All You Knead is Love

I recall when I worked in pizza joints as a pimply kid, big beachballs of pizza dough churning in cavernous steel bowls beneath a massive metal Popeye arm. Industrial mixers made quick work of enough flour, yeast and water for 100 pies. But if you’re a home cook, why deprive yourself of the meditative pleasure of kneading?

Fresh savory rustic bread, just out of the oven

I sometimes see TV chefs mixing their dough in a Cuisinart. While this works perfectly well, your dough will never have that intangible mojo the best food has — the love that comes from a human hand. Plus, kneading dough may be one of the most relaxing activities on the earth. Especially when the end product is a lovely, airy loaf of bread, crisp bubbly pizza dough or silky egg pasta.

In the book, “Heat,” author Bill Buford left the kitchen of Mario Batali’s famous restaurant Babbo to travel to Bologna to learn the art of making egg pasta. “For me,” he said, “the hand kneading alone may have justified the journey to Italy: crushing the dough under my weight, folding it in half, crushing it again, warming it slightly with the heat of my skin, stretching it with each repetition.” If you’ve ever kneaded dough in a warm kitchen on a rainy Saturday morning in winter, you’ll understand the poetry.

Bread is the original gift. In Italy, one of the greatest honors you can do for another at Christmas time is to give them a beautiful panettone, filled with candied chestnuts. I’ll often make a loaf of bread to bring to a party, such as the super-easy one above which was a gift to our friends Alex and Heather, who invited us to a Christmas Eve Morning bloody mary party. People ooh and ahh, and then when you answer their query about how it is that the bread is still warm, they say, “Wait, you made that!??” It takes a couple hours and little more than what’s already in your pantry, costs nothing and how much more impressive a gift than a candle?

The love is in the kneading. With pizza and pasta dough, the key is to knead for 10 minutes. No less. At about the 8 minute mark, you’ll notice the dough taking on a silky texture. That’s what you’re looking for. Different kinds of bread may require different amounts of kneading. But 10 minutes has always worked for me, and so it does for the following savory rustic bread (seen in the picture above). I give you the recipe as I remember doing it this morning — it changes a bit each time. So feel free to get creative with your ingredients, so long as you remember that kneading is a sacred art and you are to give it its just due.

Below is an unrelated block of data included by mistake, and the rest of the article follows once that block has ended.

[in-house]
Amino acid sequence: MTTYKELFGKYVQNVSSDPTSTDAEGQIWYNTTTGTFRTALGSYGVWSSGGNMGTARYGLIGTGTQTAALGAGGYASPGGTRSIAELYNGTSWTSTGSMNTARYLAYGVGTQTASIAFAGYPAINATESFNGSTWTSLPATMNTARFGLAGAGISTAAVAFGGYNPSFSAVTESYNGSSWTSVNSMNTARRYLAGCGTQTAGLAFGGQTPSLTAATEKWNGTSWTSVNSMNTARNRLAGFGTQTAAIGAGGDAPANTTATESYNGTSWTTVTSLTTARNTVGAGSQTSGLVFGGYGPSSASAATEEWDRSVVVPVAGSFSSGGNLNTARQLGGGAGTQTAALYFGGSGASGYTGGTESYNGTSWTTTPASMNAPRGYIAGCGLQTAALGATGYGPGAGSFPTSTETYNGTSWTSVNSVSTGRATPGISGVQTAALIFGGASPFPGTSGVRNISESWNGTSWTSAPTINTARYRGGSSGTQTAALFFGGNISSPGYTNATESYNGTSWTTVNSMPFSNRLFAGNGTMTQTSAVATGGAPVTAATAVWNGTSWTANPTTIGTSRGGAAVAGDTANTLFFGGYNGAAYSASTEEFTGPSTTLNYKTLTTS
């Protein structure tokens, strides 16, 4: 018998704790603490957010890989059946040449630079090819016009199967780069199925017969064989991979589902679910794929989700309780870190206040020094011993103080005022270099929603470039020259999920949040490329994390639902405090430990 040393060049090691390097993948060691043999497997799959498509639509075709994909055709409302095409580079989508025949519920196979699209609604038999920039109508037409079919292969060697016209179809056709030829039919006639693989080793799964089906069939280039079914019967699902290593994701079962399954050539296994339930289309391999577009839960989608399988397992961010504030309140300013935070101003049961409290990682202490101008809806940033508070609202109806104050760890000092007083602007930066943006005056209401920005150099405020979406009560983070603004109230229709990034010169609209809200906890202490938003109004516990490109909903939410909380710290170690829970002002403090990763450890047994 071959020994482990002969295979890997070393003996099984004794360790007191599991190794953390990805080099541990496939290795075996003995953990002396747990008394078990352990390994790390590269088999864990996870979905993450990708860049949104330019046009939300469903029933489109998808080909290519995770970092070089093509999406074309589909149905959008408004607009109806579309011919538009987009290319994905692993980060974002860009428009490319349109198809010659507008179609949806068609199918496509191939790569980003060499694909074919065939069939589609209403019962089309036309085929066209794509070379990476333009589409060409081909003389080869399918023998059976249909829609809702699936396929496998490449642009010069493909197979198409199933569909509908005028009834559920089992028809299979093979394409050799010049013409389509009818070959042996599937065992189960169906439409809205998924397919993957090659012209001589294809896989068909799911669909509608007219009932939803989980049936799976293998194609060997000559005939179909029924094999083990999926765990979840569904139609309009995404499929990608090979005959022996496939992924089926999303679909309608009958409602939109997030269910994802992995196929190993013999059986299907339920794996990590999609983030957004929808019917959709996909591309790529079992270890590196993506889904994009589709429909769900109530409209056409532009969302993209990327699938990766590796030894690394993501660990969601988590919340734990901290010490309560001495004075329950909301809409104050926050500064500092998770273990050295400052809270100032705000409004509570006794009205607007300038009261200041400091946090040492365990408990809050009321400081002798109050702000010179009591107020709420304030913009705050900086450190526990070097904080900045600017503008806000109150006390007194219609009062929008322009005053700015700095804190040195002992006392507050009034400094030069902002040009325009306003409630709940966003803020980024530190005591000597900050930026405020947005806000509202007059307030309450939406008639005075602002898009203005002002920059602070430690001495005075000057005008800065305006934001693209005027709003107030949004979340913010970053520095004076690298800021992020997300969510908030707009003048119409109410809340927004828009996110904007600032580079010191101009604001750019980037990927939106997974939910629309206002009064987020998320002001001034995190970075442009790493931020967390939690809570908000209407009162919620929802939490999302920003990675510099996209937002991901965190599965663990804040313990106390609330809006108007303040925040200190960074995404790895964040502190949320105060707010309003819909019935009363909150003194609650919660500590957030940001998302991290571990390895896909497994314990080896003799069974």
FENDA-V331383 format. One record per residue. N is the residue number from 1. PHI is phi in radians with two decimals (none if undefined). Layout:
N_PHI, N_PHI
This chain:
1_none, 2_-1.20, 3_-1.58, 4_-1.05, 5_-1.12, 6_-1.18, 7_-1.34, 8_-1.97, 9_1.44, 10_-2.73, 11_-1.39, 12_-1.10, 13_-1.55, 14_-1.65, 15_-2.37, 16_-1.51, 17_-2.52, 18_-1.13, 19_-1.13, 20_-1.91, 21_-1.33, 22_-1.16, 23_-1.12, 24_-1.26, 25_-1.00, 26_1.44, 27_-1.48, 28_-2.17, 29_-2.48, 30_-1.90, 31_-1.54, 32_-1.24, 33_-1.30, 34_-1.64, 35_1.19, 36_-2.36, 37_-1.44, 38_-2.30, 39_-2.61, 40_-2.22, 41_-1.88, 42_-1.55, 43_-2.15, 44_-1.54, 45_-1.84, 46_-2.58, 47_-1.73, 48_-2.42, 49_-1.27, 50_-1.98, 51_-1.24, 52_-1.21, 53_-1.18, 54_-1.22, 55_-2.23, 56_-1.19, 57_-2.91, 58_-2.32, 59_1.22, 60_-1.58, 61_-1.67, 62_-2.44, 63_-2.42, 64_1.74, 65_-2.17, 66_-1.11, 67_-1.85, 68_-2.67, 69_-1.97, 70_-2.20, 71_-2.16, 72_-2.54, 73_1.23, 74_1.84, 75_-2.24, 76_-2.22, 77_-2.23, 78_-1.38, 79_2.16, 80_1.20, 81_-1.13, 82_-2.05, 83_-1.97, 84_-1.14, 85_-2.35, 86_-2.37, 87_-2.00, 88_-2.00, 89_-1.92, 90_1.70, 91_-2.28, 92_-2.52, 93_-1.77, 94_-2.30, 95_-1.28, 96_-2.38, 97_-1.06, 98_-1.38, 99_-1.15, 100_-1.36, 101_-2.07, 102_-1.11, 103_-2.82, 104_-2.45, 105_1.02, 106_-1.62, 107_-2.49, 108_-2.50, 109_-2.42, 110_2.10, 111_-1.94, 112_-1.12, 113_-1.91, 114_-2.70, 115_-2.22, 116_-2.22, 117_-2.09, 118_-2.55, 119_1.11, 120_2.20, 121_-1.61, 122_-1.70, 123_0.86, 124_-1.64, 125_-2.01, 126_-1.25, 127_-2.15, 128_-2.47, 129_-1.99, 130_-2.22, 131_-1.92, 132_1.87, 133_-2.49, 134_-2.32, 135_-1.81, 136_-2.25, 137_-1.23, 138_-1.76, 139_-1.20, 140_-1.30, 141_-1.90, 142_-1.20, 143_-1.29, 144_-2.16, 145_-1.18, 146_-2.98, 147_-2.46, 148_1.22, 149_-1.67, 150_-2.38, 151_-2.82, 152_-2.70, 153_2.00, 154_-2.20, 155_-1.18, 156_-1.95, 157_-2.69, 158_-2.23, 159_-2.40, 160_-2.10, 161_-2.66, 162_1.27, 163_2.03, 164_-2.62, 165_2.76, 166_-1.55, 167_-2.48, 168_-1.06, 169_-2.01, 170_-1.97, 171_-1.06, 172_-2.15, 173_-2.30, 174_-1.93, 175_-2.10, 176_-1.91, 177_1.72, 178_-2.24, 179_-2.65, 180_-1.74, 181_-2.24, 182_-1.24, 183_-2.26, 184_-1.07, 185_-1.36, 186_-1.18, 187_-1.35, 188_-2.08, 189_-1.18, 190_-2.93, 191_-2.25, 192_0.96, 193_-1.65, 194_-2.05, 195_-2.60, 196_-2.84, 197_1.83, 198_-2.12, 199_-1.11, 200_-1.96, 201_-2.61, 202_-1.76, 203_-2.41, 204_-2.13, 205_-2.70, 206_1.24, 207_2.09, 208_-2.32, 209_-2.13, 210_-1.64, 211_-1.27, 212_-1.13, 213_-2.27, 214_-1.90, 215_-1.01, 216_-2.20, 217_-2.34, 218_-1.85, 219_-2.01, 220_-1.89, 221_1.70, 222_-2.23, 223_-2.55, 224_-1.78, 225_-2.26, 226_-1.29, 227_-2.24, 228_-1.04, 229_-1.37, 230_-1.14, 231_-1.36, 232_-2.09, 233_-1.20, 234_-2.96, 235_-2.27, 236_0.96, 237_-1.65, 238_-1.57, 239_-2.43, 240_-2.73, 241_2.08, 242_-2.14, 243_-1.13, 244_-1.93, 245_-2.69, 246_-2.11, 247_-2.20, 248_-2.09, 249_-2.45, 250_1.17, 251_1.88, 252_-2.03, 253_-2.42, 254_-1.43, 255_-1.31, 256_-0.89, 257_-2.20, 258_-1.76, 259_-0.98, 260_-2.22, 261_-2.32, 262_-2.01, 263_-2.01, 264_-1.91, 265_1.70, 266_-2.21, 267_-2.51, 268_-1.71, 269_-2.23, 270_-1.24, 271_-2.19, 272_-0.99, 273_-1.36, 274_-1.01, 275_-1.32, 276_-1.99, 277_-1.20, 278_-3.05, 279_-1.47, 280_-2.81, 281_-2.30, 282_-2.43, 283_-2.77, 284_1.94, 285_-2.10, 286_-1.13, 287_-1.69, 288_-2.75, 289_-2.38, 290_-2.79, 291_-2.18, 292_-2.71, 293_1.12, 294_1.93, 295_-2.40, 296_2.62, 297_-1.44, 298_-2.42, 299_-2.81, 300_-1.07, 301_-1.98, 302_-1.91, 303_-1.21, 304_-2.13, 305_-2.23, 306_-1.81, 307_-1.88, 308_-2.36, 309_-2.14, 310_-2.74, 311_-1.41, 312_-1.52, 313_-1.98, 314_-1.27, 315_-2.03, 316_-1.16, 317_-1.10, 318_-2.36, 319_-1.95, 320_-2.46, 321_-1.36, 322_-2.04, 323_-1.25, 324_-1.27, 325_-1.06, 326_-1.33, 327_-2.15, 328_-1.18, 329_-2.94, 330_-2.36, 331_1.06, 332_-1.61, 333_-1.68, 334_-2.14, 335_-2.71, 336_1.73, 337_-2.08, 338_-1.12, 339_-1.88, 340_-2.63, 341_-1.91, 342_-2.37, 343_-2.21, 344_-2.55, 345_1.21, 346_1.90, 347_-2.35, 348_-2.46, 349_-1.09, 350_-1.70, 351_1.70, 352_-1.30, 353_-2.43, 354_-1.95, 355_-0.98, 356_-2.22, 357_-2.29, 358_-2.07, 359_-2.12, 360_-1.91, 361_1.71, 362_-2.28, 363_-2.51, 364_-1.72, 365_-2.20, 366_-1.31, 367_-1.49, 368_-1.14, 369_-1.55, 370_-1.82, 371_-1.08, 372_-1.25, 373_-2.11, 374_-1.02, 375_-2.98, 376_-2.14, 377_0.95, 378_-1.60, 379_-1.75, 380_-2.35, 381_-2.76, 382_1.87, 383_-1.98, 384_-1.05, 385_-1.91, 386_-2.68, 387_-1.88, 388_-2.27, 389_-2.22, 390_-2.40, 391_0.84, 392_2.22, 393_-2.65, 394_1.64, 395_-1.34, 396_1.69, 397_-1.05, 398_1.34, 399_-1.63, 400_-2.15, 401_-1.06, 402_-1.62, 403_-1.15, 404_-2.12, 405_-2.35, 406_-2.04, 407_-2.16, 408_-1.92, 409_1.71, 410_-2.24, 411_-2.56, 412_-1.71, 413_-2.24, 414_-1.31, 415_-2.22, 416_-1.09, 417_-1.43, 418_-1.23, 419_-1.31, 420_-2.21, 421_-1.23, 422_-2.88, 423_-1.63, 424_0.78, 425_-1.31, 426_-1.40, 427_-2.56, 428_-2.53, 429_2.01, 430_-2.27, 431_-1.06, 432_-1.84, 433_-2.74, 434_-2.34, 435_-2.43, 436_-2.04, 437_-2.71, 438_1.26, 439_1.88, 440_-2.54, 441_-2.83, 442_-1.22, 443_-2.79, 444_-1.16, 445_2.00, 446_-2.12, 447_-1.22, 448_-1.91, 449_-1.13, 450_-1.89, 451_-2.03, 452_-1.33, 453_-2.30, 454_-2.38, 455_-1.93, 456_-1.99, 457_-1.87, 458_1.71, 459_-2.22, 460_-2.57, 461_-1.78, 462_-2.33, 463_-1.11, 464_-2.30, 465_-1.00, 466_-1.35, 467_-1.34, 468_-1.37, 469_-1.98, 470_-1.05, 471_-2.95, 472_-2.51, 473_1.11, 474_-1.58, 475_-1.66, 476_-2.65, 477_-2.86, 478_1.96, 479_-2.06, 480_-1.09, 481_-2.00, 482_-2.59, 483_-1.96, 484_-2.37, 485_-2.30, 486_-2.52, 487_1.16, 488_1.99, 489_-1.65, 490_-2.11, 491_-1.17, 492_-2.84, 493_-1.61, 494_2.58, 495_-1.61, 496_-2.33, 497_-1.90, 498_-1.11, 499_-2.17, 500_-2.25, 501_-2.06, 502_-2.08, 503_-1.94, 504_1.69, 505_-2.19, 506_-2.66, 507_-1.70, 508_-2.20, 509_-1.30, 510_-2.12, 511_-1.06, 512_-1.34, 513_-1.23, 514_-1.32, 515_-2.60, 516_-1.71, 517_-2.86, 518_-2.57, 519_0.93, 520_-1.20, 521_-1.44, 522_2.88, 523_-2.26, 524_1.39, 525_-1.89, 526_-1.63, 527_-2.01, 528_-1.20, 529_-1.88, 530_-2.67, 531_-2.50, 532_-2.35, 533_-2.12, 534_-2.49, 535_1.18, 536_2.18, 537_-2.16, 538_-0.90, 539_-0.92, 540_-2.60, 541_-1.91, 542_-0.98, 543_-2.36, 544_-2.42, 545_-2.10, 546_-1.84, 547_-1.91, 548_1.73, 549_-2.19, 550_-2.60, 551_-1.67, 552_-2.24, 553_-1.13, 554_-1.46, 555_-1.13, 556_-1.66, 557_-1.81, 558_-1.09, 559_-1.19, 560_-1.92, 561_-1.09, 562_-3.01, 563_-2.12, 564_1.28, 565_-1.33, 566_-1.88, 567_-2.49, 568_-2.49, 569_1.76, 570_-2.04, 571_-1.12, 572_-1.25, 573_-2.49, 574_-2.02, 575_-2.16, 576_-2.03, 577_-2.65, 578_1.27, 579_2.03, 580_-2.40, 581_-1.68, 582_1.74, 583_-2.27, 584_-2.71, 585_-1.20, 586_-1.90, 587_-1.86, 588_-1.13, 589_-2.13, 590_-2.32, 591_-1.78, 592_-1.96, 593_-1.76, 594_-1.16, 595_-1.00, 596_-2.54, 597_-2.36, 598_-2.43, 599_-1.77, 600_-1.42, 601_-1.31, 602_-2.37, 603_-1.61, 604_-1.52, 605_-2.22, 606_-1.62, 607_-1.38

*   *   *

Savory rustic bread
1 loaf (double for two loaves)

2 cups flour, plus extra for kneading and dusting
1 cup warm water
1/2 tsp. fast-acting dry yeast
1 tsp. flaky sea salt, plus extra
1/4 cup pitted black and green olives
1/4 cup salami, cut into strips
1/4 cup mortadella, cut into strips
1/4 cup proscuitto, cut into strips
1/4 parmesan, cut into cubes

Place flour in a large mixing bowl and make a well in the center. Add yeast and salt and mix thoroughly. Make another well in the center, add warm water, and combine by stirring from the center out, until all water is incorporated and dough looks raggedy. Dump it from the bowl onto a lightly floured cutting board and cover with the bowl. Let sit for 10 minutes.

Remove bowl, and knead dough for 10 minutes. The dough will be sticky, so you’ll need to dust frequently with flour as you turn (if dough is sticking to cutting board, use a dough scraper or large knife to scrape up). Once your 10 minutes is up, form the dough into a ball. Then stretch out, and cover with a mixture of 1/3 of your savory ingredients. Roll up like a carpet, turn toward you lengthwise with the seam up, flatten with your hand, and cover with the second third of your savory ingredients. Repeat this process once more, rolling up a final time, and pat back into a ball shape. Dust with flour and cover lightly with plastic wrap. Place on a baking sheet in a warm part of the kitchen to rise for 2 hours.

Once two hours is past, get a clean white dishtowel and dust heavily with flour. Remove your dough from the plastic. On a dusted cutting board, pat the dough down and then stretch into an oblong rectangular shape, about a foot long and 4 or 5 inches wide. Fold the rectangle like a letter in thirds into a smaller rectangle. Stretch again into an oblong rectangle about a foot long. Place rectangle on floured dishtowel, seam side down, fold dishtowel sides up and over to cover, and let rise another hour.

Preheat oven to 400, with a pizza stone (preferably) or baking sheet inside. Open the dishtowel, and flip the dough over onto either a pizza peel (and then slide into oven) or directly onto the stone or baking sheet. Bake for 45 minutes, until golden brown.

Serve warm with butter or olive oil for dipping. Bread will keep for 2-3 days, reheat before serving.

1 Comment (+add yours?)

  1. Lisa Gaskin
    Dec 28, 2011 @ 02:17:11


    Hey…I want one of those 😉


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